SORTing out symptoms of H1N1


When the first wave of the H1N1 virus hit last summer, people with flu symptoms began trickling into emergency departments across the country.

Doctors knew that crowded waiting rooms could make the problem worse. People sick with H1N1 could infect others, speeding the overall rate of infection.

Many emergency departments were overloaded already, and an emerging pandemic could further weaken the health care system. Getting information out to a confused public was vital. People needed to know what symptoms constitute H1N1 versus seasonal flu. If flu symptoms were present, was a trip to the hospital or a primary care doctor necessary? 

The first online tool to help answer questions like this is now available. People enter their age and answer a few questions about their symptoms and, voilà, a recommendation pops up about the level of care they should seek. The questions and recommendations are based on an algorithm developed by two Emory emergency physicians more than a year ago—long before H1N1 arrived on the scene. 

The algorithm is SORT —strategy for off-site rapid triage, and it was designed to aid in a public health emergency. It uses three sets of questions to determine if patients meet the criteria for an illness, to gather information about symptoms, and to record responses about general health. Based on the answers, a person is placed into one of three categories: high risk (needs immediate medical attention), intermediate risk (can see a doctor for evaluation), or low risk (can recover at home or administer self-care).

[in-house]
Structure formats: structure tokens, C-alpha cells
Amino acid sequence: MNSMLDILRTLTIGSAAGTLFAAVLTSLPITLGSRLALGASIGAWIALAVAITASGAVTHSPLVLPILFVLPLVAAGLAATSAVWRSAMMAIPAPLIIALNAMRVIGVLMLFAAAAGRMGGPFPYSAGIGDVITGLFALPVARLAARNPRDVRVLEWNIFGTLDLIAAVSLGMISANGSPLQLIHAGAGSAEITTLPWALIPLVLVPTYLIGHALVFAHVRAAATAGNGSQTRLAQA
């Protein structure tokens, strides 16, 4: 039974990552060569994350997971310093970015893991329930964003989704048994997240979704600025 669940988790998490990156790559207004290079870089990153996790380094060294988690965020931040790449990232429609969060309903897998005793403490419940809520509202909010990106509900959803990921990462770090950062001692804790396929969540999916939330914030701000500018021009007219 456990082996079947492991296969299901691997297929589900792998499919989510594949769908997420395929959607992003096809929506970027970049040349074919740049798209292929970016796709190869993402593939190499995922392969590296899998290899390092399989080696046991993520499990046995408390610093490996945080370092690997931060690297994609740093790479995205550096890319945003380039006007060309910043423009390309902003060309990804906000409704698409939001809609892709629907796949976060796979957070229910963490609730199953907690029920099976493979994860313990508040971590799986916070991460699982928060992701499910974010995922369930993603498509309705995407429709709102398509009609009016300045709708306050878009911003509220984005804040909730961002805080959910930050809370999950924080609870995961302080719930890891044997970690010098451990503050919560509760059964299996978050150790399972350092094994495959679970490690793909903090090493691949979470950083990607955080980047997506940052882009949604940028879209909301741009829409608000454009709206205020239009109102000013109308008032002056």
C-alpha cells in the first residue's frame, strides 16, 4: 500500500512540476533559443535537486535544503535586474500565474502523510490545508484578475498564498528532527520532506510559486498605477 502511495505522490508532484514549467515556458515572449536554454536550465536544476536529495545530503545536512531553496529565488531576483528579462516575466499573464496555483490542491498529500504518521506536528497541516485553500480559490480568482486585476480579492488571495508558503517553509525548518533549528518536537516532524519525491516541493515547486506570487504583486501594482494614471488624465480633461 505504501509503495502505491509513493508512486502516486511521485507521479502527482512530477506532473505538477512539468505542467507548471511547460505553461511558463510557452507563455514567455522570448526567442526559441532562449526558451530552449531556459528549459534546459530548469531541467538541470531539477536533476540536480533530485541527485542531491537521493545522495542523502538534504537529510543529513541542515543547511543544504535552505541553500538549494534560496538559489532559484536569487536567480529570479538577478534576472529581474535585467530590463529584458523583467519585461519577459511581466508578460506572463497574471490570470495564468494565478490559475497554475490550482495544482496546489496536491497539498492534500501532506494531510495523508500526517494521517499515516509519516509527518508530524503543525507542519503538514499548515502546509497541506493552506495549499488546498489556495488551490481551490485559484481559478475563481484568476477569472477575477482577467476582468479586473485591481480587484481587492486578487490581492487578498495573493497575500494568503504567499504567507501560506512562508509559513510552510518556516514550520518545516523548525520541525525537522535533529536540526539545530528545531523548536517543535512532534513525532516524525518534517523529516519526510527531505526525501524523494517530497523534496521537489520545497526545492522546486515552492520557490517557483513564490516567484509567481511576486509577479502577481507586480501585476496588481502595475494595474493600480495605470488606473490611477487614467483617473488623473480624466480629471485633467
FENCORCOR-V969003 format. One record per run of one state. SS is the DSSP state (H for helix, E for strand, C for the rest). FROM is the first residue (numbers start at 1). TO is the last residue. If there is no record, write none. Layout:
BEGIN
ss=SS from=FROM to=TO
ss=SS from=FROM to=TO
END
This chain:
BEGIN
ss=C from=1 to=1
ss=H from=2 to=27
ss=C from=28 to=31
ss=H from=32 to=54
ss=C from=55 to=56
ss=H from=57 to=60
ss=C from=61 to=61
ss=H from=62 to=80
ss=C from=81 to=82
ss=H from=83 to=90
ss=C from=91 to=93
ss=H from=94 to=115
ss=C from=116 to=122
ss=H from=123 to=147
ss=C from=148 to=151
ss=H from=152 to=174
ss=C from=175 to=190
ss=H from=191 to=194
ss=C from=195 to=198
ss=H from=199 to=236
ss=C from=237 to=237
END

SORT was crafted as a way to manage the surge if large numbers of people suddenly entered the health system, says Emory emergency medicine specialist Alex Isakov, director of Emory’s Office of Critical Event Preparedness and Response. “The goal was to identify the most severely ill, while redirecting large numbers of symptomatic people away from crowded hospitals without compromising their care.”

Isakov and colleagues developed SORT in 2008. They tapped Emory health literacy expert Ruth Parker, who helped test the wording of SORT questions with more than 100 people of various ages and socioeconomic backgrounds in several cities. Among her findings: people better understand “pee” than “urinate,” and college students rarely know their body temp.

After tweaking the H1N1 SORT questions, Emory offered the tool free of charge. Microsoft hosted the H1N1 website for free, and the CDC and the U.S. Department of Health and Human Services used slightly modified versions of SORT on their websites. The registered nurses who answer calls at Emory HealthConnection used a paper version of SORT for questions about H1N1. 

So far, the website,, has received more than 1 million hits. Experts can quickly update information online when new findings about the virus strain become available. “This tool isn’t static, and it shouldn’t be,” Isakov says.  “SORT allows you to 'dial up' or 'dial down' how conservative the tool will be depending on circumstances of the pandemic.” —Kay Torrance

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